For instance, you can say you’re sorry that you had to take legal action for an abusive relationship, but it was the right thing to do and you hope they get the help they need. You can tell your one-nighter or two-faced friend that you didn’t appreciate how they treated you, but you’re sure they must have some character issues to deal with and you wish them well. Sounds a little cocky, I know, but there is a way to say it so you’re standing up for yourself and wishing them well at the same time.

Genuine ~ If you are always true and honest with yourself and others, you are being genuine. Taking the time to figure out how to deliver a less than positive message that needs to be said, in a kind and caring way, can still be achieved when you need to be genuine. No one likes to be lied to and even the smallest of lies can be hurtful; not to mention, the fact that they may not trust you again in the future.

Sure, we may tell someone they look fine when they show concern about their appearance, especially when we know there’s not much they can do about it (i.e. baldness, unattractive, disfigured), but that doesn’t excuse those little lies that are hurtful and inappropriate. If you know someone who consistently tells you one thing and does another, or you know they are handing you a line because you know the truth, you know what I’m talking about. There’s a small difference between being polite and being correct and people know the difference. The truest test of a person’s character starts with being a genuine person.

Appreciation ~ Showing your appreciation to someone who treats you well is very easy to manage. It’s as simple as remembering to say “thank you,” while giving back to that person…so you don’t become one of those people who always takes but never gives.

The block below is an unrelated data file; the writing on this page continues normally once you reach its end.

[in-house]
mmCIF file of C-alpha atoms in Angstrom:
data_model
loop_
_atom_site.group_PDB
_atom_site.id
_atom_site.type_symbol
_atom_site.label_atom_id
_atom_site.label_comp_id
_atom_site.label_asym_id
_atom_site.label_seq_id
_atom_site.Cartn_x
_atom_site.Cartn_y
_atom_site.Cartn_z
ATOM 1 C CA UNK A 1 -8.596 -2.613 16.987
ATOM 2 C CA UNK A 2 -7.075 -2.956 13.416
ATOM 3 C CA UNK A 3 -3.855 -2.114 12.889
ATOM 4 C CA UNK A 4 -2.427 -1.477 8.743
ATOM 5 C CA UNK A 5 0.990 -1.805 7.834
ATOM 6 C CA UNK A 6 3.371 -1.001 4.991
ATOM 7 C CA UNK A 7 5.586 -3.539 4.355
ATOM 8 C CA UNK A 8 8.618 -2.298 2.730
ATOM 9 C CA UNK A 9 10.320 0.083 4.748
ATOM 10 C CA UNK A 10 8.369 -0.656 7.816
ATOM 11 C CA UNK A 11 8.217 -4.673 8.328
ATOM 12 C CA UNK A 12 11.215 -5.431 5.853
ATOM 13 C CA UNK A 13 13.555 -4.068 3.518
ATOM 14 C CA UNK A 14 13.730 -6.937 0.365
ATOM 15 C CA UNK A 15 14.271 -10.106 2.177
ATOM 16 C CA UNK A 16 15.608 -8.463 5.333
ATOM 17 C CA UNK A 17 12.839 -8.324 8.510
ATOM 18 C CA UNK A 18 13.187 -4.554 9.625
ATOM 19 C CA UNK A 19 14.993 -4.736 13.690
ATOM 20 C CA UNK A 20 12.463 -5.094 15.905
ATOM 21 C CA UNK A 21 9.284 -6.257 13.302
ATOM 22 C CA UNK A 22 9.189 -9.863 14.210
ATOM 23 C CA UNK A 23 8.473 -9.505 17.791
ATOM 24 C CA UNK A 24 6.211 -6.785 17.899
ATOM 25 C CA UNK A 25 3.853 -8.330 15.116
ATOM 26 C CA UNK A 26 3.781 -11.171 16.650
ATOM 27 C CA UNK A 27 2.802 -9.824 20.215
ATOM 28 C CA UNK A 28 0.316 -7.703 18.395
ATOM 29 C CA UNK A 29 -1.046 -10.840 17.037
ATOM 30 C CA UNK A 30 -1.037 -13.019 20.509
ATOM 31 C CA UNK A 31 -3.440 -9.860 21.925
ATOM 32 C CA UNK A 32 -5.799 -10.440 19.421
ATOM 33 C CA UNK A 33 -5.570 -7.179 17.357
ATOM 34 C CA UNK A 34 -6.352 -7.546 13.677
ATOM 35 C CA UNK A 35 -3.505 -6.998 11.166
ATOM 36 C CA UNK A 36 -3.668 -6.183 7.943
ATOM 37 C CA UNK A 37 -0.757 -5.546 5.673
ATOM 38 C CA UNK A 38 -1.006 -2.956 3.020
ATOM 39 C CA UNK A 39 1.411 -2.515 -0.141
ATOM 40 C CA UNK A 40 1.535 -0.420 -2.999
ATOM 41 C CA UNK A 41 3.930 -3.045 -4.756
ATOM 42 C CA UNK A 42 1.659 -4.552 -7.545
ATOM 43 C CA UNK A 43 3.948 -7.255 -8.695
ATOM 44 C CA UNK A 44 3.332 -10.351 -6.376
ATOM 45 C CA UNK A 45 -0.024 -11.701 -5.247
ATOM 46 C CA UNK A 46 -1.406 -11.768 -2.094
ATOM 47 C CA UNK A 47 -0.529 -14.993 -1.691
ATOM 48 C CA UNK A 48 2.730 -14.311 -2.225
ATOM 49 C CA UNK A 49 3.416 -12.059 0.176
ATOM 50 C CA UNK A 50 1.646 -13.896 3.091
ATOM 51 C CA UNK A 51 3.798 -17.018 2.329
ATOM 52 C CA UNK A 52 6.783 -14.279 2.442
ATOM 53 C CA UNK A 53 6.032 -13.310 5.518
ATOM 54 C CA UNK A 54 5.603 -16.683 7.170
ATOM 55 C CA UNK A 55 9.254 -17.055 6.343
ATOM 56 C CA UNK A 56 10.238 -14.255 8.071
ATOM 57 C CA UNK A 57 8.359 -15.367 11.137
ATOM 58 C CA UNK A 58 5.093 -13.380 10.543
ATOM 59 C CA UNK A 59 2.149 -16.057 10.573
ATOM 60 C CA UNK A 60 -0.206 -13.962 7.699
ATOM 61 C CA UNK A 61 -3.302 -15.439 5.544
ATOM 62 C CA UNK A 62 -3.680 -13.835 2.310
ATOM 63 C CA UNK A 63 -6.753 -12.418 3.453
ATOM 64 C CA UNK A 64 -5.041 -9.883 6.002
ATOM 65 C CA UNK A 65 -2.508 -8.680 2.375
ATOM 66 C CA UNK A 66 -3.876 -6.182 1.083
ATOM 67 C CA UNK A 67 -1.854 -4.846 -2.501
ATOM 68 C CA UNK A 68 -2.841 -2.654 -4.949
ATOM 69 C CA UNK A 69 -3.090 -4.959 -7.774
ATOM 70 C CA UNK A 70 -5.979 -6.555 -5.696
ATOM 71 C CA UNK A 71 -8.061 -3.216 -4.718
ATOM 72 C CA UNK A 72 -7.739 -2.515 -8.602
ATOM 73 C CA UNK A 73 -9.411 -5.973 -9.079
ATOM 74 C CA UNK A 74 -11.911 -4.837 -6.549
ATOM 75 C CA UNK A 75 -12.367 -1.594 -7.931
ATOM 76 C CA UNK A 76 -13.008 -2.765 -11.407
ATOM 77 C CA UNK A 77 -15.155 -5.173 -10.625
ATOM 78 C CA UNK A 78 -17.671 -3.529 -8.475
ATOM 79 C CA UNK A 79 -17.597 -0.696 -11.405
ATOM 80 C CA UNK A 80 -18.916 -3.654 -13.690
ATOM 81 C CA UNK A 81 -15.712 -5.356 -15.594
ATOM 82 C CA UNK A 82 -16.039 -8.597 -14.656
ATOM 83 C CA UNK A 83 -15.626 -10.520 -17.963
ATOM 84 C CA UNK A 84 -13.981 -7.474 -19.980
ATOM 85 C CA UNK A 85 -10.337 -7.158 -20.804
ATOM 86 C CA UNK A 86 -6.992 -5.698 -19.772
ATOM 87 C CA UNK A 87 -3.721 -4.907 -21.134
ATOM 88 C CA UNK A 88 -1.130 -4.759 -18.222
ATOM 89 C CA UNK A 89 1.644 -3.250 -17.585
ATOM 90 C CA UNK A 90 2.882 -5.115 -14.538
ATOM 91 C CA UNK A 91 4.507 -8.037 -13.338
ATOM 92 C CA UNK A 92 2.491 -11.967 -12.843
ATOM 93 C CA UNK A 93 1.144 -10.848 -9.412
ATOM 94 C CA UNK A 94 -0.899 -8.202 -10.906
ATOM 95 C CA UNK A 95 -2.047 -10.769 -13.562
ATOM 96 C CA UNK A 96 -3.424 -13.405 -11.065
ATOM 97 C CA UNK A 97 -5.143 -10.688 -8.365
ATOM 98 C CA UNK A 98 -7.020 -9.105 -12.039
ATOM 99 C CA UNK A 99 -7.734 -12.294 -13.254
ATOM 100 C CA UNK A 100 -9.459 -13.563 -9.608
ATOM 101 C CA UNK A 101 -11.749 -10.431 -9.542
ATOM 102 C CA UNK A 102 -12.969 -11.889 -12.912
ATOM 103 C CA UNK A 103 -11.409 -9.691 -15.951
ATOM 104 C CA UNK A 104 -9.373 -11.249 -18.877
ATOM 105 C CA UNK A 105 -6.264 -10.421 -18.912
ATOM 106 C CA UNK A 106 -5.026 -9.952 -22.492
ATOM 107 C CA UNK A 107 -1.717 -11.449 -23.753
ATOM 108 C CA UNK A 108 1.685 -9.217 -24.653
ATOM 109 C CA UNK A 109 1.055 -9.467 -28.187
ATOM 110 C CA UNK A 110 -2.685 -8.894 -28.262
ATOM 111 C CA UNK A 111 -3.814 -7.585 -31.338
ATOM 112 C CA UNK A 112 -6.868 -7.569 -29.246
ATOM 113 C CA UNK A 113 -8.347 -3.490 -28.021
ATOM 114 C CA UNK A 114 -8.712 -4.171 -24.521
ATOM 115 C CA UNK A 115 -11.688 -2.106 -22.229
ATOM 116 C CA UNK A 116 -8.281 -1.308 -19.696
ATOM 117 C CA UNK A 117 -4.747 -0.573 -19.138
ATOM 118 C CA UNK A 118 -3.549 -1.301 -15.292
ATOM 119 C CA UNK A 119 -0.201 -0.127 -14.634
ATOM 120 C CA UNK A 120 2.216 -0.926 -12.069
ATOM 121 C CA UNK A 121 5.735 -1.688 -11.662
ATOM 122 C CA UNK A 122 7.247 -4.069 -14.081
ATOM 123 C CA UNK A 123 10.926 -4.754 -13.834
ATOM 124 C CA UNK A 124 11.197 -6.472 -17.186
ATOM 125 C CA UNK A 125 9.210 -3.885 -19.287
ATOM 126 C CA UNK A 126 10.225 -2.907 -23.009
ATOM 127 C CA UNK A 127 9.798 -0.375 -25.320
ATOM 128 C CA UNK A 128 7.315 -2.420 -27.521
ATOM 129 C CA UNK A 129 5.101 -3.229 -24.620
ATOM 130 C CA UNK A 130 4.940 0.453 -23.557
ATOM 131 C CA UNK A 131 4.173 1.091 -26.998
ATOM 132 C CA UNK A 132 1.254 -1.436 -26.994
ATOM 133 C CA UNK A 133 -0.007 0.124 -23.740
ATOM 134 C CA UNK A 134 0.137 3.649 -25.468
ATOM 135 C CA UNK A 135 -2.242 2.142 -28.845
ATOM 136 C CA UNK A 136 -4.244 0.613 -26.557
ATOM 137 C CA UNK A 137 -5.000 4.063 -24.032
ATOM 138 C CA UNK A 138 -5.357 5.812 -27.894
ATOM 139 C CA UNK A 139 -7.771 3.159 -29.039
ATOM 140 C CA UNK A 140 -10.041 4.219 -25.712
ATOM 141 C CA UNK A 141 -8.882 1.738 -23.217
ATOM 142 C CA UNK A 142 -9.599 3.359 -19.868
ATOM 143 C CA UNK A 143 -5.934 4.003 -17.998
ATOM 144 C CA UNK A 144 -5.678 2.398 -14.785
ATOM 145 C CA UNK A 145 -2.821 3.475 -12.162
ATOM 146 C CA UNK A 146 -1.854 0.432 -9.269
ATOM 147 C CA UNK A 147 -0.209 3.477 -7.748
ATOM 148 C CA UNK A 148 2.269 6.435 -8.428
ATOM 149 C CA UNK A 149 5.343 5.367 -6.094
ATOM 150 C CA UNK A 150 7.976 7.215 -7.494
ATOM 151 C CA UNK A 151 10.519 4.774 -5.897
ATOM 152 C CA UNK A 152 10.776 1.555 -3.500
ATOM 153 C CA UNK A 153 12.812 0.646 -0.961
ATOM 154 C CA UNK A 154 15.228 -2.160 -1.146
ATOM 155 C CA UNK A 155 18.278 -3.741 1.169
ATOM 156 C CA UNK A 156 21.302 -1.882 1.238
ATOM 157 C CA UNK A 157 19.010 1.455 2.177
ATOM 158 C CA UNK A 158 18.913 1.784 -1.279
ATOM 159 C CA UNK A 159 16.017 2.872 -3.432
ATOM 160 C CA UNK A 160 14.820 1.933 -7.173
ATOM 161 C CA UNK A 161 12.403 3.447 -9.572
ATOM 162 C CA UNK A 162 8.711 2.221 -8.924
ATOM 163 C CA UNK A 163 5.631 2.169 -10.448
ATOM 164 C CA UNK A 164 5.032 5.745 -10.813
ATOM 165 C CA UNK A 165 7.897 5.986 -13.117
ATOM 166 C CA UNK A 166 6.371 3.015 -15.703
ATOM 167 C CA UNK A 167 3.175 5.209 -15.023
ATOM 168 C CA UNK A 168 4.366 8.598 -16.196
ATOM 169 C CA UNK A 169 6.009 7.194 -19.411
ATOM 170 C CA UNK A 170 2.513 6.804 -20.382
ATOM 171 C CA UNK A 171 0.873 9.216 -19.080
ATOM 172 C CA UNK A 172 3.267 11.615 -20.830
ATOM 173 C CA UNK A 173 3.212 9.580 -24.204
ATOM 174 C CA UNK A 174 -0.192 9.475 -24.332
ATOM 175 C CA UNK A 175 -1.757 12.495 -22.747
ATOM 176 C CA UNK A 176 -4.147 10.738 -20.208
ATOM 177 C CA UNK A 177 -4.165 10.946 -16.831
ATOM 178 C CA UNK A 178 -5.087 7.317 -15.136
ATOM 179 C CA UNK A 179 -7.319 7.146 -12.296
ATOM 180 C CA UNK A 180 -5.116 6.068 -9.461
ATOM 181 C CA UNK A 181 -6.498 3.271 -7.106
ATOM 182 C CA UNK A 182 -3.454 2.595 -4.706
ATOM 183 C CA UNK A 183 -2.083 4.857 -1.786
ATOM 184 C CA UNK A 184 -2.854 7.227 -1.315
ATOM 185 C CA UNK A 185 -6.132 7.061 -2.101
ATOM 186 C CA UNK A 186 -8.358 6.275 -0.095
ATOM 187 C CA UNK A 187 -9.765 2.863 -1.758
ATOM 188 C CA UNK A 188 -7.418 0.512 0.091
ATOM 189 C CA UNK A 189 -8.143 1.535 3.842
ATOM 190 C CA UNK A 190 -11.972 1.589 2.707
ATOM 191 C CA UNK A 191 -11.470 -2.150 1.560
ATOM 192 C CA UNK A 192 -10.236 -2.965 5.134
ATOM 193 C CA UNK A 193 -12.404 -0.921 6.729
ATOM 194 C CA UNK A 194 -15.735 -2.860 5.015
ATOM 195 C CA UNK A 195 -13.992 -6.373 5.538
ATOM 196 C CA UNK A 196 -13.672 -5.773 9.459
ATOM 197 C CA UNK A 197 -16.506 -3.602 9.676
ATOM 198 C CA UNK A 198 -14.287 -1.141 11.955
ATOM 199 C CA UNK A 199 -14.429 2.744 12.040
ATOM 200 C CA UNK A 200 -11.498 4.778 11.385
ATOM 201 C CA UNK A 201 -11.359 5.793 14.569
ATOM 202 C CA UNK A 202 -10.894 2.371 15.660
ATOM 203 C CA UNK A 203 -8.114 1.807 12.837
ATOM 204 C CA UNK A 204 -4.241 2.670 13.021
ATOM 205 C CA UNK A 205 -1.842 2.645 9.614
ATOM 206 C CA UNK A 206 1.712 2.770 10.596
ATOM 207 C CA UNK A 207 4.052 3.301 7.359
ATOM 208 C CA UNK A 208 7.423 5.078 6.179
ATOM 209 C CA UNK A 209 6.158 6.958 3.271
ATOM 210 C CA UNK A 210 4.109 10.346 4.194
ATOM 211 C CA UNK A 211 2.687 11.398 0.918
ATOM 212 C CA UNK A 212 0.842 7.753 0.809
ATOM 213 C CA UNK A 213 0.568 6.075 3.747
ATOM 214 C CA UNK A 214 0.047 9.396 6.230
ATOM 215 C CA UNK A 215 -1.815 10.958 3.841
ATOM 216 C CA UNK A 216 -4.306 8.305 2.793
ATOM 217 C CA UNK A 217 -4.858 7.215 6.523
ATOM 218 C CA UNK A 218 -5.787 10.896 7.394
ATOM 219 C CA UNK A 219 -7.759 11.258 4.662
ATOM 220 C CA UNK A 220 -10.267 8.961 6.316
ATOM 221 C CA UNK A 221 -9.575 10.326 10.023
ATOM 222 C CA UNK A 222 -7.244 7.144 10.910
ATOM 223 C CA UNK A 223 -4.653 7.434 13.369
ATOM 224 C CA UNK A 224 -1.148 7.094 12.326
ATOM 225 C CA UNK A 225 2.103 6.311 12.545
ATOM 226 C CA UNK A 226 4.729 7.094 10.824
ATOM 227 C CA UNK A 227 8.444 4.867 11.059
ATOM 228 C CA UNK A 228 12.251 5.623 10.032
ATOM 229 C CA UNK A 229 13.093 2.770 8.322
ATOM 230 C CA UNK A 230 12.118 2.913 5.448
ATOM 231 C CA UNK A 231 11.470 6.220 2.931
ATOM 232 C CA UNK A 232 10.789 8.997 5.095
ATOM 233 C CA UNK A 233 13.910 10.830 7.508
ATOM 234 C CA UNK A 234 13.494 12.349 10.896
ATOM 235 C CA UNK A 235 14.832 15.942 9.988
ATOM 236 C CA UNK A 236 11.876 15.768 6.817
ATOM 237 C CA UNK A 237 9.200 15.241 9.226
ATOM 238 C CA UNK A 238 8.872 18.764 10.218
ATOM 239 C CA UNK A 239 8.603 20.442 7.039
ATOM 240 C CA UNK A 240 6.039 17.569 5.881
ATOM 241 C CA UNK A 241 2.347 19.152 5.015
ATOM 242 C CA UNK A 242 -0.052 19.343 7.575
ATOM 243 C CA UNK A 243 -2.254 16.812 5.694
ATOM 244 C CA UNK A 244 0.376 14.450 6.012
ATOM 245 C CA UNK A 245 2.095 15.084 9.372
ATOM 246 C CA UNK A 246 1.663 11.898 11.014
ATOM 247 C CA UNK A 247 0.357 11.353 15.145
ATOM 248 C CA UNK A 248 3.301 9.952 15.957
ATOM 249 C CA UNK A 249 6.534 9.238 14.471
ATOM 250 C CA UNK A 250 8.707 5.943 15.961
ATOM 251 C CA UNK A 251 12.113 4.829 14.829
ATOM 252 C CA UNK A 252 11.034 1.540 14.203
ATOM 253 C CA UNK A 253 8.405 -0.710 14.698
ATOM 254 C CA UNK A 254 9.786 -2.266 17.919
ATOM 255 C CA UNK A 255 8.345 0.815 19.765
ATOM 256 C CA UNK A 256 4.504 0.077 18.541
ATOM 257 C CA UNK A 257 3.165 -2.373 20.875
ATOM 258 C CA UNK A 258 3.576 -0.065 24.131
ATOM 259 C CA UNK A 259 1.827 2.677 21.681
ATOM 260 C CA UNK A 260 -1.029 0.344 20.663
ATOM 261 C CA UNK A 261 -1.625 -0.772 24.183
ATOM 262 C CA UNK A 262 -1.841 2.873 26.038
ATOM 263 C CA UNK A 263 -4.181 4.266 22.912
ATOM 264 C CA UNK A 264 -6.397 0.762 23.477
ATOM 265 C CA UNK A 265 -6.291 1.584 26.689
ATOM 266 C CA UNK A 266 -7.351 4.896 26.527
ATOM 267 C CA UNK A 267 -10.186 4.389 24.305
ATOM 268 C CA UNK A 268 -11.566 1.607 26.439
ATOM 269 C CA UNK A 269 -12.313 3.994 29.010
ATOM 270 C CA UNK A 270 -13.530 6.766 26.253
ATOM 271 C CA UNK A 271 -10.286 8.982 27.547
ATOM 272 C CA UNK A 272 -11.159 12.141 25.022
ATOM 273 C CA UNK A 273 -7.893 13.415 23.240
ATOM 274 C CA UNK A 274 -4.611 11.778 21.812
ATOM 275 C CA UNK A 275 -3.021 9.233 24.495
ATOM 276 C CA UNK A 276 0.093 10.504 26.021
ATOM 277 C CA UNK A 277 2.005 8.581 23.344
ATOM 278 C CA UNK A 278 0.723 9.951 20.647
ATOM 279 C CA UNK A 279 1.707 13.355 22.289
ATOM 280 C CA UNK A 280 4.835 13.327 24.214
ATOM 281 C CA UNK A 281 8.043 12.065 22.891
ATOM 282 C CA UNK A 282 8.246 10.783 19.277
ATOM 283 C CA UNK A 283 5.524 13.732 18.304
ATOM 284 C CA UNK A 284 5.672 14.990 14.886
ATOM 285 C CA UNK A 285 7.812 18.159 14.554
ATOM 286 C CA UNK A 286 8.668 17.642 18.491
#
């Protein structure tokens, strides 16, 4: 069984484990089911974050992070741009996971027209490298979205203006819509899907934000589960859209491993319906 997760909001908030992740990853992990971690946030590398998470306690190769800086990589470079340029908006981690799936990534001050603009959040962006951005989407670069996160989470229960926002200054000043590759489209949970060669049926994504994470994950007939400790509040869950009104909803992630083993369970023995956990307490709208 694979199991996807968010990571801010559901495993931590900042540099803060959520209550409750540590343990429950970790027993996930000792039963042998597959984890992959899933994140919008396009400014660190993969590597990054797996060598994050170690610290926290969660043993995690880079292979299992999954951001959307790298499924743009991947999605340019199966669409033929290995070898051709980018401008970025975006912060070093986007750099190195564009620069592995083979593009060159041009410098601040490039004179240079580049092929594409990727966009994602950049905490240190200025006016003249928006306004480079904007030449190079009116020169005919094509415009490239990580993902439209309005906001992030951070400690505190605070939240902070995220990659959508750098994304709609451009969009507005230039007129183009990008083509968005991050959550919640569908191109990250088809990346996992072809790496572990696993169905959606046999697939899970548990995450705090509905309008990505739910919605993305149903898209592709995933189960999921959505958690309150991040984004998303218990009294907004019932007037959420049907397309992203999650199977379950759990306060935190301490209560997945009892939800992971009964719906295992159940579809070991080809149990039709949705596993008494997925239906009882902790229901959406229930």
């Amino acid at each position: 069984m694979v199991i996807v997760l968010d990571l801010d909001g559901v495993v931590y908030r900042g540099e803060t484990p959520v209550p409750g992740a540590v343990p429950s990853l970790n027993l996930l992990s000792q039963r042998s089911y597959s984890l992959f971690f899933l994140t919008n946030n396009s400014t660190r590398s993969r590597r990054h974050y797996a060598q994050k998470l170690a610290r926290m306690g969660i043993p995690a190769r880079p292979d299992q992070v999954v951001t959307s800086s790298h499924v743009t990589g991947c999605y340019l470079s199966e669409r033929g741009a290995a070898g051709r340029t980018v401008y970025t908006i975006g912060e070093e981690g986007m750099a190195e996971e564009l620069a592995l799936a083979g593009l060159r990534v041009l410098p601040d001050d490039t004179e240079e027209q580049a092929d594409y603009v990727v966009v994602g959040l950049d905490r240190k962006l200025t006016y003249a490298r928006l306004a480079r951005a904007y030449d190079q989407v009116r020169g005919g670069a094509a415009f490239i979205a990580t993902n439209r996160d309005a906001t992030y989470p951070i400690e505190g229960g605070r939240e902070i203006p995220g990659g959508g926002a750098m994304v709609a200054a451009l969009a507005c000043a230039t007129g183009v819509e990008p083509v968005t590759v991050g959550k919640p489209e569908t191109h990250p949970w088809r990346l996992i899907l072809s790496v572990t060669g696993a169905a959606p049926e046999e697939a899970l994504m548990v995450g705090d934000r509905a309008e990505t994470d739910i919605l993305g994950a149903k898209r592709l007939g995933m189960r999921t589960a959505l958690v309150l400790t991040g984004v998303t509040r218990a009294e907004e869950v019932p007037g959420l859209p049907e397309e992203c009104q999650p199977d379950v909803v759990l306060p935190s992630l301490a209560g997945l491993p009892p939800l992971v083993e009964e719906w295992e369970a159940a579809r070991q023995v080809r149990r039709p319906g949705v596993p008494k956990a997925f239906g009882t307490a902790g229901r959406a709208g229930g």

The real test of being able to show appreciation comes when you deal with someone who isn’t as deserving to receive it. How does that work?

You could be appreciative for the lesson you learned. Maybe because of that situation, you learned something valuable that will change your life for the better. In the instance where a one-nighter takes the time to apologize and admit that they were wrong, you could tell them that you’re grateful they took the time to tell you the truth about what was really going on.  Then again, there may be absolutely nothing to be appreciative or grateful for in your particular situation. It’s very possible that you were treated so badly by this individual that no amount of apology warrants your appreciation.

Even if you can’t find something to be grateful for, there are only a few reasons for not being respectful, kind, caring, and genuine…even when they don’t deserve it. It’s easy to take the path of lashing out to pay someone back for their ill intentions, but it takes a person with true character and self-awareness to look past those actions, stand proud with integrity, and find the higher ground of good will. Be that person.

To read more on dating, relationships, family and friends, check out my book, Loving with Purpose.